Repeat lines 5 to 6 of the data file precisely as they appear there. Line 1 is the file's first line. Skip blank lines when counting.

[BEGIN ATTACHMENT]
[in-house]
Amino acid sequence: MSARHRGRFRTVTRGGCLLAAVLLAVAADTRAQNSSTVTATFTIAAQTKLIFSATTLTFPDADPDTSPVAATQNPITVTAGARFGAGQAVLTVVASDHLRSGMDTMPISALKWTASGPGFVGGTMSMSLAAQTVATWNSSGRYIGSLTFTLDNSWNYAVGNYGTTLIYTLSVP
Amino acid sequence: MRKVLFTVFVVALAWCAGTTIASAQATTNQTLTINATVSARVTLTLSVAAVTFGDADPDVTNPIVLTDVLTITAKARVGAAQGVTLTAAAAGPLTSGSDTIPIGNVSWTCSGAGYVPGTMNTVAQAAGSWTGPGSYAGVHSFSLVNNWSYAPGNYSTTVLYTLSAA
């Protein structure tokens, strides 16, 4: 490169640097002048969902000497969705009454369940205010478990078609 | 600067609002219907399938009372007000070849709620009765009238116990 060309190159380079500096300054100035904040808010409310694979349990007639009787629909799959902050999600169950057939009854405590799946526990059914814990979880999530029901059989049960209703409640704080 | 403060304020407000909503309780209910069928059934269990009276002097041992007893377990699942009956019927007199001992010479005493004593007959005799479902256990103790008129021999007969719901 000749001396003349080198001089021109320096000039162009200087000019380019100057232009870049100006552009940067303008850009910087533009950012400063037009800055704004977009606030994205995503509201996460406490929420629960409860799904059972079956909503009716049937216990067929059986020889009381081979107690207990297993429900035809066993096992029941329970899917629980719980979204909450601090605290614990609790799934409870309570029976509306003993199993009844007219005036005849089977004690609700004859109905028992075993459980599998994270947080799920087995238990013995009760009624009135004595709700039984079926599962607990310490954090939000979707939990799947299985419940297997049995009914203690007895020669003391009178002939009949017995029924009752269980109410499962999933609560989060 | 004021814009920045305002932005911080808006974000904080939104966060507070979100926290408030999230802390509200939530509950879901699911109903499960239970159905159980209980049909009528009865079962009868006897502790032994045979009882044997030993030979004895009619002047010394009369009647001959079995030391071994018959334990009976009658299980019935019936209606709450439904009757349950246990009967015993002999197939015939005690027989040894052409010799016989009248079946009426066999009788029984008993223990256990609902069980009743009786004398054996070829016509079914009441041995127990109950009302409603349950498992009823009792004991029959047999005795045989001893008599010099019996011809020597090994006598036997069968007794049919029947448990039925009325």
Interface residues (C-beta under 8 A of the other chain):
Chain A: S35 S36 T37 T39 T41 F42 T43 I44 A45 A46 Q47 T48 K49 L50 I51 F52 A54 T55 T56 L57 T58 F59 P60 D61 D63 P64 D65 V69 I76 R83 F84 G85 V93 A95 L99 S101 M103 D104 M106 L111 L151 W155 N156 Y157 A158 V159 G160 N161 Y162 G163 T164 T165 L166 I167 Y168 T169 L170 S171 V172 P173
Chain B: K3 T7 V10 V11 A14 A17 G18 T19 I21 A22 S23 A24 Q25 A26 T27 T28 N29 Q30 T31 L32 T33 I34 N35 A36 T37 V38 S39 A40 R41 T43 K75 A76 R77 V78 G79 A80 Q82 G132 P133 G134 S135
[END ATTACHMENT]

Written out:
Interface residues (C-beta under 8 A of the other chain):
Chain A: S35 S36 T37 T39 T41 F42 T43 I44 A45 A46 Q47 T48 K49 L50 I51 F52 A54 T55 T56 L57 T58 F59 P60 D61 D63 P64 D65 V69 I76 R83 F84 G85 V93 A95 L99 S101 M103 D104 M106 L111 L151 W155 N156 Y157 A158 V159 G160 N161 Y162 G163 T164 T165 L166 I167 Y168 T169 L170 S171 V172 P173